A good goal for a car owner is to decide when to trade a vehicle rather than repair it. Toward that end, here are some tips and tricks to figure out whether you should sell or repair an old car.
If your tires are worn, torn or otherwise in bad shape, you need to think hard before you buy new tires. An old car may only last another six months. New tires could last years. Instead, you may be able to buy good used tires. Then if the car dies or you decide to sell it, you won’t feel like you wasted money.
Brake pads or new brake fluid are inexpensive items, and fixing those would probably be better than selling a car that is running fine. New rotors and drums, however, would cost more than an old car is worth. You may be able to sell it to another driver and subtract the cost of repairs from the asking price. For instance, if it is expected to fetch $6,000 in good condition, you could offer it for $5,000. A dealership won’t make you this deal, unfortunately.
Dealerships won’t buy your car if an engine light is shining. So, if it’s getting old and you are considering getting rid of it, there’s no time like the present. Without that tell-tale light, you could get a good return on your car, based on its model year, mileage, and condition.
Cleans Up Great
If your old car cleans up well, you may want to consider selling it. A shiny, good-looking car can always get a better price than one that looks rundown, ugly or extremely dirty. It won’t hurt to get some price quotes. Maybe you can get a good deal from a reputable used car dealer and trade for something newer and more durable.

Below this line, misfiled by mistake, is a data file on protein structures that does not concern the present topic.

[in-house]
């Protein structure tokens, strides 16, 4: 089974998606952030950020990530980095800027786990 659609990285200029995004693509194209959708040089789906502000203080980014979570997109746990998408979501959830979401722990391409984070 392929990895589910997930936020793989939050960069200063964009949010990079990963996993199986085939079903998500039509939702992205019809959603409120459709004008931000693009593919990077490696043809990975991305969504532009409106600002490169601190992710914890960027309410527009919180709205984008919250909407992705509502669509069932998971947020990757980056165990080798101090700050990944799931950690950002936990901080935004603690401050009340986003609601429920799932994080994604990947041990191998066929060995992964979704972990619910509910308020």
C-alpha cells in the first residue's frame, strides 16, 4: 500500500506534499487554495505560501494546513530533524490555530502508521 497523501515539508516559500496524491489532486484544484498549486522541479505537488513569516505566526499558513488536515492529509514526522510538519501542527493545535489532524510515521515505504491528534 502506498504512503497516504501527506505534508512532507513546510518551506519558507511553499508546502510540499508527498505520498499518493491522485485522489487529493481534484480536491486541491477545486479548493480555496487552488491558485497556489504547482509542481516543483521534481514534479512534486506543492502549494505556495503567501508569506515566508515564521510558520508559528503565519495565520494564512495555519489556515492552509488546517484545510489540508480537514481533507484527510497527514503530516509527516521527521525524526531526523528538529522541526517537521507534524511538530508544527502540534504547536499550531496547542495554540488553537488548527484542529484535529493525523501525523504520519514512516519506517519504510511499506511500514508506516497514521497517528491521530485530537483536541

A bad odor in the car can bring the whole thing down. One of the hardest cars to sell is one that reeks of cigarette smoke. It may be necessary to just keep fixing a smelly car because it’s almost impossible to sell it to a dealer or another driver.
A Total Wreck
If your car has been in wrecks and fender benders, it may not sell to a dealership. Instead try to sell to another driver based on how well it runs. Perhaps you can get a good price and trade up to a better used car.
Electric Locks and Windows
A broken window motor isn’t that big of a deal. After all, the car still runs fine. If you do try to trade, a dealership will reduce their offer based on broken electric locks, missing door handles, busted power chairs, and every other thing they can find to count against the car.
Bad Fuel Efficiency
When dealers and buyers look at cars, they rarely take into account bad fuel efficiency. So, a well-maintained car with bad gas mileage is definitely a car that is ready to be sold. You can get something more efficient. Good fuel economy reduces your ownership costs and provides some balance for your new-to-you car payments.
Last but not least, keep an eye on the value of your old car. There is a sweet spot for selling most cars. If that time hasn’t already come and gone, you may be able to fetch a decent price on your trade.